The way psychopaths' brains are wired may explain why they make poor decisions that often result in violence, scientists have said. The connections in their brain may lead them to over-value immediate reward without thinking of the consequences of their dangerous actions.
Most studies on psychopathy portray psychopaths as devoid of feelings. This lack of emotions is thought to be the main reason many commit horrifying crimes.
But in a paper now published in the journal Neuron, researchers have shown that this theory may not reflect the entire story. Looking at why psychopaths take the decisions they do rather at their emotional state may be much more informative.
"Even though psychopaths are often portrayed as cold-blooded, almost alien predators, we have been showing that their emotional deficits may not actually be the primary driver of these bad choices," lead author Josh Buckholtz, from Harvard University, said in a statement.
"Because it's the choices of psychopaths that cause so much trouble, we've been trying to understand what goes on in their brains when the make decisions that involve trade-offs between the costs and benefits of action."
Going to prison
To conduct the study, Buckholtz and colleagues had to go to two medium-security prisons, to work with 49 male inmates who had been sentenced after committing violent crimes. The process involved using a mobile scanner to image the brain of as many volunteers as possible, as quickly as possible.
The participants were tested to see the extent to which they displayed characteristics of psychopathy. Their brains were also scanned as they took part in a type of delayed gratification test. It involved making a choice between receiving a small amount of money immediately, or a larger one, but at a later time.
The data allowed the researchers to create a model to measure not only how impulsive each participant's behaviour was, but to identify brain regions that play a role in assessing the relative value of such choices.
They found that inmates who had scored high for psychopathy showed greater activity in a region of the brain called the ventral striatum - known to be involved in evaluating the subjective reward - when presented with the more immediate choice. This suggest they value the immediate choice more than other, less psychopathic individuals.
"So the more psychopathic a person is, the greater the magnitude of that striatal response," Buckholtz pointed out. "That suggests that the way they are calculating the value rewards is dysregulated - they may over-represent the value of immediate reward."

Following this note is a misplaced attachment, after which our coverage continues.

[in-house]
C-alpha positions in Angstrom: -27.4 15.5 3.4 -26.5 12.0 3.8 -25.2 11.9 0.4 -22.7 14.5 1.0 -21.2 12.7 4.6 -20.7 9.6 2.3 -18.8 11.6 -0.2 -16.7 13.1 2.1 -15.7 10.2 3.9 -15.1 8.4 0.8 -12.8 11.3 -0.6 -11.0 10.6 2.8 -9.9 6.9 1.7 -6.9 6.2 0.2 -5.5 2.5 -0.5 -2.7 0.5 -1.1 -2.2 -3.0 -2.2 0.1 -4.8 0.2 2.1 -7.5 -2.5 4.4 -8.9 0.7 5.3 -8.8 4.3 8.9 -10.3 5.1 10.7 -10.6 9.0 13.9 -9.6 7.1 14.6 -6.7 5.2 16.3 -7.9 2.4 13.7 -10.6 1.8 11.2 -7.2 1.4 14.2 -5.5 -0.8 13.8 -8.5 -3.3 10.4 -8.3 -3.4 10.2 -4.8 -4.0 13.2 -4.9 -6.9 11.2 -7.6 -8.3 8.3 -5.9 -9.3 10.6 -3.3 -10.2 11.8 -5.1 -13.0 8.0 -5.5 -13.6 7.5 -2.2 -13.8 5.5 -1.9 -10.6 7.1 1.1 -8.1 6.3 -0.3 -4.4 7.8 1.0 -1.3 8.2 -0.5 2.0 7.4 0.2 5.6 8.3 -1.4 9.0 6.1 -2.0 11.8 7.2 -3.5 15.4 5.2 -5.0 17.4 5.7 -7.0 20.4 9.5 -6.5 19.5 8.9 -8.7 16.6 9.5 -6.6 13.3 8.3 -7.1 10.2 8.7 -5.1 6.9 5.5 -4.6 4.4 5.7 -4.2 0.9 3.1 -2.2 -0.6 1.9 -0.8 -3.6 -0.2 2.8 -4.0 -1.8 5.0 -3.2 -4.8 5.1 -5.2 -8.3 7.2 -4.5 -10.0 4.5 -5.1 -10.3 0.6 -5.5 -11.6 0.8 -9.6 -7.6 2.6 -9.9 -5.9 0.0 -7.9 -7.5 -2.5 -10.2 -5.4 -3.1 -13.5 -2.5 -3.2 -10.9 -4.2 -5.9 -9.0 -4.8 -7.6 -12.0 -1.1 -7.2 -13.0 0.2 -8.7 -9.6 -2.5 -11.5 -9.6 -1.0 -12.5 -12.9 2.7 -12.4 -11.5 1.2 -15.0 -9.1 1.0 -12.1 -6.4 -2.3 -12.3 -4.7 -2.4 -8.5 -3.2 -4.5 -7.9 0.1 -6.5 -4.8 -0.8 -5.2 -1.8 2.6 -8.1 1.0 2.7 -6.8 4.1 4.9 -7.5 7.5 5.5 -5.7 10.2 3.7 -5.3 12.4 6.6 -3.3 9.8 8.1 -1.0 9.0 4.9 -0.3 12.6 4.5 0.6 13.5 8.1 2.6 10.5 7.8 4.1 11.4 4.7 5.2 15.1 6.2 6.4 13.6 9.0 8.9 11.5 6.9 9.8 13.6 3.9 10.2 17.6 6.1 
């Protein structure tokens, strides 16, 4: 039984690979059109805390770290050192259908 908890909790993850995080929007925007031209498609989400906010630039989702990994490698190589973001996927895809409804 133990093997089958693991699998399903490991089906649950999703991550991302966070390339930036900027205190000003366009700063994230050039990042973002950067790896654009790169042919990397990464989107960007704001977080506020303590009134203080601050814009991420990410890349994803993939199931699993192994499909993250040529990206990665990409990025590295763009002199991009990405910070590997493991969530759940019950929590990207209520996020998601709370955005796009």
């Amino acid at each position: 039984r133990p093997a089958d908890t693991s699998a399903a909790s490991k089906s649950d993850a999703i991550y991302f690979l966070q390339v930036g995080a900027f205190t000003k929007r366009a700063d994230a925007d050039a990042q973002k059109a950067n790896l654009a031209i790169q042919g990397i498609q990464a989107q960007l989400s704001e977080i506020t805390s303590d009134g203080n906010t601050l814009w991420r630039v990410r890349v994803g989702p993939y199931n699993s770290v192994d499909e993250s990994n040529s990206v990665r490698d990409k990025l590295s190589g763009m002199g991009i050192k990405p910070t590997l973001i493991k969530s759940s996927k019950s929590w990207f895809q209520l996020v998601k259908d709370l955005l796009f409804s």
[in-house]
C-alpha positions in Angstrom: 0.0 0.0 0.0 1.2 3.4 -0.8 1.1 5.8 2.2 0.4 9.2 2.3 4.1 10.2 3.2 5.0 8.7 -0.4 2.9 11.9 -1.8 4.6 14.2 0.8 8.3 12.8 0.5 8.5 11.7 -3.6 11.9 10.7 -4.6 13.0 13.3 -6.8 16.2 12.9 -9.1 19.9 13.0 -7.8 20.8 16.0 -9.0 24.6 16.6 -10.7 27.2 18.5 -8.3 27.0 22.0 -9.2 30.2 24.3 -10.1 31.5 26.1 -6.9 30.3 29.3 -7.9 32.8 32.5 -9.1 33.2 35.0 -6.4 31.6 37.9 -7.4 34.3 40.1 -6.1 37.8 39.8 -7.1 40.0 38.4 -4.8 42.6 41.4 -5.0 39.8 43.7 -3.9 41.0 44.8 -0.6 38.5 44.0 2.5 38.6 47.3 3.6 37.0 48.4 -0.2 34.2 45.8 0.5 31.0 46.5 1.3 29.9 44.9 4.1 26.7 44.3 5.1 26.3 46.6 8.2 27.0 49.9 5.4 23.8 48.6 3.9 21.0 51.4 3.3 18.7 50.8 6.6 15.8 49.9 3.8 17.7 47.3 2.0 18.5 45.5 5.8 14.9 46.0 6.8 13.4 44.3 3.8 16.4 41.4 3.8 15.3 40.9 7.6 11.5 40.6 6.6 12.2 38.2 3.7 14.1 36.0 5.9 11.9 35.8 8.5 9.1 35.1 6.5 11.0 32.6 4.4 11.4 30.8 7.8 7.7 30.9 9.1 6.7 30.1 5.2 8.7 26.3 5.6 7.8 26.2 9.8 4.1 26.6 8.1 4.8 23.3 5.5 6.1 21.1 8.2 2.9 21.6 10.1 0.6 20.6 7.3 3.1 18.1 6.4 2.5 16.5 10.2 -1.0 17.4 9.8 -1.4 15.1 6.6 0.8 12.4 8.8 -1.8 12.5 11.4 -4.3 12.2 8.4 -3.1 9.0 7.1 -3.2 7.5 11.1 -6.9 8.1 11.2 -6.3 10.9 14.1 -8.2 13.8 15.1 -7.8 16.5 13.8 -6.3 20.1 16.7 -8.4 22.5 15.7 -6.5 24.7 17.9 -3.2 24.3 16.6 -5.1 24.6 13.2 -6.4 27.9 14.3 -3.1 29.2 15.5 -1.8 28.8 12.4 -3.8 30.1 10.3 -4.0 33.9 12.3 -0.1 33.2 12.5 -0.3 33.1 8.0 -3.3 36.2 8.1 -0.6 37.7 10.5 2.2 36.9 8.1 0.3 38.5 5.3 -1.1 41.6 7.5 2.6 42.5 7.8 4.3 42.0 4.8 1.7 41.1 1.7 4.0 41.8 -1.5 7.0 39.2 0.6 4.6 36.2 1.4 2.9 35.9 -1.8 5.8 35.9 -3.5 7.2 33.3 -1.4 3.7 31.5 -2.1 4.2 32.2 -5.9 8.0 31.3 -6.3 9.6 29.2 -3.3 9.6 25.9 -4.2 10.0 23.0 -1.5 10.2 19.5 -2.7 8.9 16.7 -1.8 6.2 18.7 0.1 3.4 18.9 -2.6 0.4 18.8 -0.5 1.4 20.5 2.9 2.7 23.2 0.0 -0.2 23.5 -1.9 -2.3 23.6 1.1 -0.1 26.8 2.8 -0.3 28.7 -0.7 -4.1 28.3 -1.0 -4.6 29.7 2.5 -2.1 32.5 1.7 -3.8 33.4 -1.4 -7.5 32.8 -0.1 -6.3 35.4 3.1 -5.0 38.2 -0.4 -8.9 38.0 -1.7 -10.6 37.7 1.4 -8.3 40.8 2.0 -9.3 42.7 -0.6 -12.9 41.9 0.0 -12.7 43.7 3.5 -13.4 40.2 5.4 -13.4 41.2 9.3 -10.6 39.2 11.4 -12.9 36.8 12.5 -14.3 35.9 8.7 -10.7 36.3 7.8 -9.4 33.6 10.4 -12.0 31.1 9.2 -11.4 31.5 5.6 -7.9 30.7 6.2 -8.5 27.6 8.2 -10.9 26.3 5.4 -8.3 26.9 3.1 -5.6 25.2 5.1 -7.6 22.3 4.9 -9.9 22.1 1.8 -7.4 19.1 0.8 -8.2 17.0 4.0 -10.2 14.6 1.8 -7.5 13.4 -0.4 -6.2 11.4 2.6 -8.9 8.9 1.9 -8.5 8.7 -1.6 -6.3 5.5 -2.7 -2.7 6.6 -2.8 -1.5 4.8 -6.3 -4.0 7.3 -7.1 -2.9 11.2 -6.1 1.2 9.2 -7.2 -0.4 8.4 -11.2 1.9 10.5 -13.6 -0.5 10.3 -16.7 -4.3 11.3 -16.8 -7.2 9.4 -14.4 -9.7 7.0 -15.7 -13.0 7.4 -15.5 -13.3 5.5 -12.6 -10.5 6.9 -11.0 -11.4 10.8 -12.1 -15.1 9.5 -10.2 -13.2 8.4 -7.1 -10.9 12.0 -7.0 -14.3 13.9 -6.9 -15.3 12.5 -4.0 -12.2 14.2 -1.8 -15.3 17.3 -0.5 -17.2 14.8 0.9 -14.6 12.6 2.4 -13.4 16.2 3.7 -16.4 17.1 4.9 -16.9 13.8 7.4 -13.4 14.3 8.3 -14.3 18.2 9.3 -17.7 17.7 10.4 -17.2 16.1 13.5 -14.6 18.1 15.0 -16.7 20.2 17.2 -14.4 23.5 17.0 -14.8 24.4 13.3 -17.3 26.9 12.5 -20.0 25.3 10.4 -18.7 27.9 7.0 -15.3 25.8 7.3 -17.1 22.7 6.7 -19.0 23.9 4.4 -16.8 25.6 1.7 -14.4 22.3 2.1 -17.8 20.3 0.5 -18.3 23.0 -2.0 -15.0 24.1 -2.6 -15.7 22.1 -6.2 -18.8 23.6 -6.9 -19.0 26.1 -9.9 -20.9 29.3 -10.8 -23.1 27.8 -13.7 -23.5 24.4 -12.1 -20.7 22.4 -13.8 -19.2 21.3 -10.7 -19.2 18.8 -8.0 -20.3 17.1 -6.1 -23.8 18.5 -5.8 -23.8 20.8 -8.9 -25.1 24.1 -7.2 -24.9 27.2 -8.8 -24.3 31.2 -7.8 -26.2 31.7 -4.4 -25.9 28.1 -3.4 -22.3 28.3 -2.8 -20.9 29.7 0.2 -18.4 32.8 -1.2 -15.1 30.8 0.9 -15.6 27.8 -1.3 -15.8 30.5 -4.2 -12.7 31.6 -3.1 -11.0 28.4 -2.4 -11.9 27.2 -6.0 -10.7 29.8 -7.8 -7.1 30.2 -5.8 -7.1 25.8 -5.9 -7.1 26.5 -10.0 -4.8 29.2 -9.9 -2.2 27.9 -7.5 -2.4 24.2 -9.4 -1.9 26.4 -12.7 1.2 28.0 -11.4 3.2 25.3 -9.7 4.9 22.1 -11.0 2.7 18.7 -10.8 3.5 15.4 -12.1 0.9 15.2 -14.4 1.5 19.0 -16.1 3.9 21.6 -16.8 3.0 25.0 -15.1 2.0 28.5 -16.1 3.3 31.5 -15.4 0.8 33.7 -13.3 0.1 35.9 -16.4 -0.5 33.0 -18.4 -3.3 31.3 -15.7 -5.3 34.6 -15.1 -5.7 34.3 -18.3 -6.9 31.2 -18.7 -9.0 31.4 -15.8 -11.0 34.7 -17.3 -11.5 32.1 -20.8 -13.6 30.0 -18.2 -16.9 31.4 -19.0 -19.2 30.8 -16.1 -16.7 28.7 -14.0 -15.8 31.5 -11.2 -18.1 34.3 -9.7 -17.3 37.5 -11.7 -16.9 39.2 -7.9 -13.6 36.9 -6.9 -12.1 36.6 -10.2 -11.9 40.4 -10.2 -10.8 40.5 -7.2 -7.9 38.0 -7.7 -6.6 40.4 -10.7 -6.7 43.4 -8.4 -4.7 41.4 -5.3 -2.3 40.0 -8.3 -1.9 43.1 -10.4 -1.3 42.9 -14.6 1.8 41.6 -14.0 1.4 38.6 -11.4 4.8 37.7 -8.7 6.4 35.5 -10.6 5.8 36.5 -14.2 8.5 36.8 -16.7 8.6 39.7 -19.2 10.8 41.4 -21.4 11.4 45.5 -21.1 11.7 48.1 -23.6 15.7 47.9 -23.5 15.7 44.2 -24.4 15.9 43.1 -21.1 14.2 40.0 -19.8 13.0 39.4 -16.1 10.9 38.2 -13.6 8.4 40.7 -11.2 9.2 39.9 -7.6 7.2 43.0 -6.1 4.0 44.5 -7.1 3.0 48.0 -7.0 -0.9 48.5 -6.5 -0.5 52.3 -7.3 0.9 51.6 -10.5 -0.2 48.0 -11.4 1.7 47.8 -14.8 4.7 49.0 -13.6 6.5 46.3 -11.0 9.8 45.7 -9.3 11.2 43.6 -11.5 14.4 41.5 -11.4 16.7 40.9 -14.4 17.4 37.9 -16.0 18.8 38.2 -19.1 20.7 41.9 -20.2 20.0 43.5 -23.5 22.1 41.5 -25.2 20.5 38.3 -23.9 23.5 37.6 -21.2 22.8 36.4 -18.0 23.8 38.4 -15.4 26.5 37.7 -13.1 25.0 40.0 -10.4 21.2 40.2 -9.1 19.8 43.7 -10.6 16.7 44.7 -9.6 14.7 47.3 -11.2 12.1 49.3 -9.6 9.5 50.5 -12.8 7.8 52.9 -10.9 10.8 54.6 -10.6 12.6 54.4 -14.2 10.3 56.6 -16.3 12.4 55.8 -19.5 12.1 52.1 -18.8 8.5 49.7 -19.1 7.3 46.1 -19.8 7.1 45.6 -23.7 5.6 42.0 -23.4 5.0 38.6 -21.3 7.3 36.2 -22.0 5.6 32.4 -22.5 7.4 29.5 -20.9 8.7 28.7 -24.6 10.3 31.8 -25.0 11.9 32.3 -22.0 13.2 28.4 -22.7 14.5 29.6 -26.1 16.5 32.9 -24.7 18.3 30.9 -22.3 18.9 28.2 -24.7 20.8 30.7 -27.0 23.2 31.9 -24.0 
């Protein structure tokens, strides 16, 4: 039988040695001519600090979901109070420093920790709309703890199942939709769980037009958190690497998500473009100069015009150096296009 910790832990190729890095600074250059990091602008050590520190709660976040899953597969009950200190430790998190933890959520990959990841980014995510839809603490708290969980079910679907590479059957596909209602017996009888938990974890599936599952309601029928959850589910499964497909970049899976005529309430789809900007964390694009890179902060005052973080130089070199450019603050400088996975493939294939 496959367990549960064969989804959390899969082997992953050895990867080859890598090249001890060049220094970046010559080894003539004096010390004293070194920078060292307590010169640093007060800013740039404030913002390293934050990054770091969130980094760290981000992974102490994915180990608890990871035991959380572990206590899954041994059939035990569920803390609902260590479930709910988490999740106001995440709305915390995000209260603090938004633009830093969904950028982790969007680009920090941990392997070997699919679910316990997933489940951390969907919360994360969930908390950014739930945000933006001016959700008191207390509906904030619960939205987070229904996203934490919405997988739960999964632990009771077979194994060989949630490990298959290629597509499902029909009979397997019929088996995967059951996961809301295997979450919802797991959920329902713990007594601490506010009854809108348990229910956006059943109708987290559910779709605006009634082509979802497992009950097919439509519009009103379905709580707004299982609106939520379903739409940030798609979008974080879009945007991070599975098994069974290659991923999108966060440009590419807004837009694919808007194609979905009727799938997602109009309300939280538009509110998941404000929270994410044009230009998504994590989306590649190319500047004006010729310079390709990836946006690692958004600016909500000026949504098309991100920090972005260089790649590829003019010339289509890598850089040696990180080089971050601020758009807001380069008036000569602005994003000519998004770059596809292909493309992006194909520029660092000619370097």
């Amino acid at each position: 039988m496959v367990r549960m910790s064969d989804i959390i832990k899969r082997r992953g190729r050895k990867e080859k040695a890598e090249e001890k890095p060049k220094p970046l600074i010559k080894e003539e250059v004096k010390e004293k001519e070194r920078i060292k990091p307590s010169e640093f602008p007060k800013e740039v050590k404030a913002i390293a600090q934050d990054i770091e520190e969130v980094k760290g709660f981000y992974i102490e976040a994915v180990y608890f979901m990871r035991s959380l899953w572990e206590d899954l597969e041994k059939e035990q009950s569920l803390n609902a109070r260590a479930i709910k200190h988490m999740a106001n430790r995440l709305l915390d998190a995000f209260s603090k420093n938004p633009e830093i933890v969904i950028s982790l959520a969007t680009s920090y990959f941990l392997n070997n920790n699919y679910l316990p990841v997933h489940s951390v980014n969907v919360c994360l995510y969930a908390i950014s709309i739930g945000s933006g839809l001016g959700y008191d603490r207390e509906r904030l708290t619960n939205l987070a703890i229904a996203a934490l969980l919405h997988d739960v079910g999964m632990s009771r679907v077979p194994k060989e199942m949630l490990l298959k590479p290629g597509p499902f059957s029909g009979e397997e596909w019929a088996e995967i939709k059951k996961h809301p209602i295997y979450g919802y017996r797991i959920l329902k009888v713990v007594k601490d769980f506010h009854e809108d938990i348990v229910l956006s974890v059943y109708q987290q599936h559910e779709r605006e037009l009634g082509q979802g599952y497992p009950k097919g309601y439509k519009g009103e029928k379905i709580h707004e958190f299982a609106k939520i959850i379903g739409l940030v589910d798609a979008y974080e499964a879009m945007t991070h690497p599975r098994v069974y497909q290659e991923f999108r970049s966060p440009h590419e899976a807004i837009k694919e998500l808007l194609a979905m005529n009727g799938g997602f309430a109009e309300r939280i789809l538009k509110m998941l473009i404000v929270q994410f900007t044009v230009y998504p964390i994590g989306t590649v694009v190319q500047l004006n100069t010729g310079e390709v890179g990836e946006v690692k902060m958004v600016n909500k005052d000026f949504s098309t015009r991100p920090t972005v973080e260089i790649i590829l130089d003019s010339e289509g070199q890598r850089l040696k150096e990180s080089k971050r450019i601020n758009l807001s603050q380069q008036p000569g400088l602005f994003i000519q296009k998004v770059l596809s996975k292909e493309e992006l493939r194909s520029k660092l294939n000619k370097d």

The scientists then mapped the connections in the brain of the participants and discovered that the connections between the striatum and the ventral medial prefrontal cortex, an area involved in decision-making, were much weaker in people with psychopathy. This was even more noticeable in people who had been convicted of multiple crimes.
These connections between the striatum and the prefrontal cortex are thought to be crucial for people to envision the future consequences of their actions. Weak connections could explain why psychopaths make impulsive, sometimes even dangerous decisions without thinking of the long-term implications.
"We need the prefrontal cortex to make prospective judgements how an action will affect us in the future - if I do this, then this bad thing will happen. The way we think of it is if you break that connection in anyone, they're going to start making bad choices because they won't have the information that would otherwise guide their decision-making to more adaptive ends," Buckholtz explained.
The goal of this research is go beyond the popular image of psychopaths as incomprehensible, cold-blooded monsters. Showing that these are everyday humans whose brains are simply wired differently is a first step in achieving this.
The findings could also provide clues for how best to 'treat' psychopaths.
"The best treatment work on psychopathy to date suggests that intervening early - in adolescence - likely has the most benefit for reducing problematic behaviours. Our work suggests that interventions focused on helping these individuals better represent and focus on the future costs and consequences of their behaviour may be helpful. It's too early to suggest a specific treatment that would follow from our research, though," Buckholtz concluded.